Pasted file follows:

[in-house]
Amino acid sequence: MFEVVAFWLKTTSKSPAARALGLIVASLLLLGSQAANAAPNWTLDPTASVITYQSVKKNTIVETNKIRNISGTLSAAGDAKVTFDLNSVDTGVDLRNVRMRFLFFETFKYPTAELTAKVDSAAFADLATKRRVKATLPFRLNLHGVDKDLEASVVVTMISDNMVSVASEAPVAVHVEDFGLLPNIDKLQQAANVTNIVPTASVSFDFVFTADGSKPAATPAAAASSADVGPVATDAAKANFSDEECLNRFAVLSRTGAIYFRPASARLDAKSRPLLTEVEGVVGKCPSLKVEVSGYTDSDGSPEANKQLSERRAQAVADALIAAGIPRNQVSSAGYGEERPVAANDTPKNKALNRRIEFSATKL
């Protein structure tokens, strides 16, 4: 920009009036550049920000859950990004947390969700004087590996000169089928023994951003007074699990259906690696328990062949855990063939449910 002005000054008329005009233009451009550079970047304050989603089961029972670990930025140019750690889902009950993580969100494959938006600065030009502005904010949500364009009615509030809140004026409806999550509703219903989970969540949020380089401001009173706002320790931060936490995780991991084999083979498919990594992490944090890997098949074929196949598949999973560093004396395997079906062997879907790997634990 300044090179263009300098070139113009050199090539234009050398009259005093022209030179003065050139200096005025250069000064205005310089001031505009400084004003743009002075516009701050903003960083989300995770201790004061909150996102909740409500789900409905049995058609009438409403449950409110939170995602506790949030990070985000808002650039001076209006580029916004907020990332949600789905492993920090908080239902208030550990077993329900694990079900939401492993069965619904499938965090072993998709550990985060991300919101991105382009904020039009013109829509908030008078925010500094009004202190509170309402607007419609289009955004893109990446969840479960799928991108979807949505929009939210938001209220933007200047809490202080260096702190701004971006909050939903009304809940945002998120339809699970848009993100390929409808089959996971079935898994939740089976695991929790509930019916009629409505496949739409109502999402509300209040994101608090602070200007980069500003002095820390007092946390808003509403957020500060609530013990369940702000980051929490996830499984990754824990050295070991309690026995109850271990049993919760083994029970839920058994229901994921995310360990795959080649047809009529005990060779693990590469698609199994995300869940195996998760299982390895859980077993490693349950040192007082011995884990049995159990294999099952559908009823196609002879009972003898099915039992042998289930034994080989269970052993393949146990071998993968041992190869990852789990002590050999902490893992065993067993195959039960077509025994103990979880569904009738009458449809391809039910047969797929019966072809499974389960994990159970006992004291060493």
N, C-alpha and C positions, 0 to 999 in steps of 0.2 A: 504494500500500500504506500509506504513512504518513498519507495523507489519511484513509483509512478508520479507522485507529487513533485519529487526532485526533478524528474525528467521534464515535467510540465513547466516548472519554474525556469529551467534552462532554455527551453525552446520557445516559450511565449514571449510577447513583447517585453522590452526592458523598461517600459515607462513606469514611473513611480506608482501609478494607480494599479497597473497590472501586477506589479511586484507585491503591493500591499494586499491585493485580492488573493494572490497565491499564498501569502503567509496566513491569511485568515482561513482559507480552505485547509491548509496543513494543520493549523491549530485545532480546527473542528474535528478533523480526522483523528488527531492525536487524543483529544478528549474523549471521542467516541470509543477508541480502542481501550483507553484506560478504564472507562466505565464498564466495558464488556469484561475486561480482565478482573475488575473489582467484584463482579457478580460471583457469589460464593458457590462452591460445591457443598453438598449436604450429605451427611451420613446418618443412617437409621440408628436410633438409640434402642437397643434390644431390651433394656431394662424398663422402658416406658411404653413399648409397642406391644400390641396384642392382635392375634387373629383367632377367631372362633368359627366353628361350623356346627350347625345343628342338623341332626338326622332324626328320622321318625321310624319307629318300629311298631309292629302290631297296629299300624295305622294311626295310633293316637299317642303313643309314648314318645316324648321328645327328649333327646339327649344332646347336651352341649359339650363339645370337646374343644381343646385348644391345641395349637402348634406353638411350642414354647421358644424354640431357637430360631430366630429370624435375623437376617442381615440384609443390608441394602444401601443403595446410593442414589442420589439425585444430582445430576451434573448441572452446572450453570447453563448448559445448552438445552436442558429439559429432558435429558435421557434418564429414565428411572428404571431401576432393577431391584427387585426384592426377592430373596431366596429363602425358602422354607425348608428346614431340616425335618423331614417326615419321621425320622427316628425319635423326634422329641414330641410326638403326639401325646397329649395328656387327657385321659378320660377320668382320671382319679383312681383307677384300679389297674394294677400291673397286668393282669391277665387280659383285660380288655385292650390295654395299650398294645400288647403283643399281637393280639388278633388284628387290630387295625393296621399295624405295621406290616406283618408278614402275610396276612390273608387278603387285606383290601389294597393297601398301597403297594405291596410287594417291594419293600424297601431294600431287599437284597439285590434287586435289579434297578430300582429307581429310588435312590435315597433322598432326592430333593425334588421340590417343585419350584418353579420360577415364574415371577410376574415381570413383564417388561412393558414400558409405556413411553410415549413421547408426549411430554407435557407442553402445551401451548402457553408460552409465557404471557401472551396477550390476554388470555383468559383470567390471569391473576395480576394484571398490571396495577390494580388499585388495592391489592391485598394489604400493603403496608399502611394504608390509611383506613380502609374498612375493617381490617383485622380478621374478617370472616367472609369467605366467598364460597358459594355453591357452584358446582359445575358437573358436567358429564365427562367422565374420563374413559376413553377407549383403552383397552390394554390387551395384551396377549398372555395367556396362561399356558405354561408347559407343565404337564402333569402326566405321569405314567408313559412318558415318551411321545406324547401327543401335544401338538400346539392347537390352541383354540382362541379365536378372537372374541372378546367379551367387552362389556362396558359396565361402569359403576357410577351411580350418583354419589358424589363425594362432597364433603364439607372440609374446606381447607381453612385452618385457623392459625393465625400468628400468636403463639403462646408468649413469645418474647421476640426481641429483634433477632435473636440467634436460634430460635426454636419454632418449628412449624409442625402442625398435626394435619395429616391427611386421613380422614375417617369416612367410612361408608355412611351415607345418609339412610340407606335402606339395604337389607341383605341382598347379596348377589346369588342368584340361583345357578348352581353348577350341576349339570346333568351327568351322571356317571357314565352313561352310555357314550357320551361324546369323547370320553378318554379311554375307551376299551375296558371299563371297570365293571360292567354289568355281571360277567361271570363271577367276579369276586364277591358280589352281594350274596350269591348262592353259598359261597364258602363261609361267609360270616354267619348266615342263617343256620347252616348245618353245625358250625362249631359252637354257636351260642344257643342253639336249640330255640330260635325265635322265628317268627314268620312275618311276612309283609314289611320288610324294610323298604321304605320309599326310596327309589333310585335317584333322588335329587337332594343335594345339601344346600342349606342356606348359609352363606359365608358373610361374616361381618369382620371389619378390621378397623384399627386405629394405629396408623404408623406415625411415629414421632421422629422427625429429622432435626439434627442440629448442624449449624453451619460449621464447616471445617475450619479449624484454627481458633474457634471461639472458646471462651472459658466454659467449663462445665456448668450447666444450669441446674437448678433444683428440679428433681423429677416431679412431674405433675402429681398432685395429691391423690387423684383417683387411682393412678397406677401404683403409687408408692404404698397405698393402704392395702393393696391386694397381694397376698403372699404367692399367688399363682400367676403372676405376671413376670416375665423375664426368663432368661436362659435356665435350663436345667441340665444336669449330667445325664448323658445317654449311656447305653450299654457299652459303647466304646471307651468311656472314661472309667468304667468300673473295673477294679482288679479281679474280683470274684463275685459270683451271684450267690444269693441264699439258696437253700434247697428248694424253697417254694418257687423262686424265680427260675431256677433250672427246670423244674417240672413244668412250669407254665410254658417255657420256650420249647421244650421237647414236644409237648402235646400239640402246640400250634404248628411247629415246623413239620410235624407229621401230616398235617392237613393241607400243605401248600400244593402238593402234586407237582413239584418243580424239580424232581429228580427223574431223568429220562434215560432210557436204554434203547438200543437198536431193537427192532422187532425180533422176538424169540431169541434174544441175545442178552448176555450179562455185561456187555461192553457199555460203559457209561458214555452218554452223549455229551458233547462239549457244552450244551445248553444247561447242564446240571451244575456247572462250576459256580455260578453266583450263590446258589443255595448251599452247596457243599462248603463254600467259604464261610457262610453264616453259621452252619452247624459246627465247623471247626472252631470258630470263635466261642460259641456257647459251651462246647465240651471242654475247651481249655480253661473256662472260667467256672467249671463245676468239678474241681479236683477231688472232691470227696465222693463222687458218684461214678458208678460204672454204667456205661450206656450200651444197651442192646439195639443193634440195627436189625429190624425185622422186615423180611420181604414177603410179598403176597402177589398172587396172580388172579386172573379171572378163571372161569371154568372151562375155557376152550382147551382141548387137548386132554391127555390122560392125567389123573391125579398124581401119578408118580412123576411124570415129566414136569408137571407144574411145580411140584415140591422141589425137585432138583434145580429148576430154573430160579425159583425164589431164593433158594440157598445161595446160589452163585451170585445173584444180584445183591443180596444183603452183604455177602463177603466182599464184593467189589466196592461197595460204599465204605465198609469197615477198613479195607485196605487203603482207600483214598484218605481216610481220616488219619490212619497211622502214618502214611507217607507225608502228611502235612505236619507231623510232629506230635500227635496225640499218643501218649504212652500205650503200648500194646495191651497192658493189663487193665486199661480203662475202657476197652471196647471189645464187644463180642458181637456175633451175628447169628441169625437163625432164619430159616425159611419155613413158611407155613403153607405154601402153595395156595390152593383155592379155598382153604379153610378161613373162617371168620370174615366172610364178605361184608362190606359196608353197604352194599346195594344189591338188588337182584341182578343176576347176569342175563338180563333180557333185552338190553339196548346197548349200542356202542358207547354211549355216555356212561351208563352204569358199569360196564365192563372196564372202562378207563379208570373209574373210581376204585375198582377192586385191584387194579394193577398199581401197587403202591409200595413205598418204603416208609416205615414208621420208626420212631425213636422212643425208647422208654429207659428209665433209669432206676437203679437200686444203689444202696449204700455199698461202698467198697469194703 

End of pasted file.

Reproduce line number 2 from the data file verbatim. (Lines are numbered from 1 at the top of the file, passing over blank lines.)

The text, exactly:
Amino acid sequence: MFEVVAFWLKTTSKSPAARALGLIVASLLLLGSQAANAAPNWTLDPTASVITYQSVKKNTIVETNKIRNISGTLSAAGDAKVTFDLNSVDTGVDLRNVRMRFLFFETFKYPTAELTAKVDSAAFADLATKRRVKATLPFRLNLHGVDKDLEASVVVTMISDNMVSVASEAPVAVHVEDFGLLPNIDKLQQAANVTNIVPTASVSFDFVFTADGSKPAATPAAAASSADVGPVATDAAKANFSDEECLNRFAVLSRTGAIYFRPASARLDAKSRPLLTEVEGVVGKCPSLKVEVSGYTDSDGSPEANKQLSERRAQAVADALIAAGIPRNQVSSAGYGEERPVAANDTPKNKALNRRIEFSATKL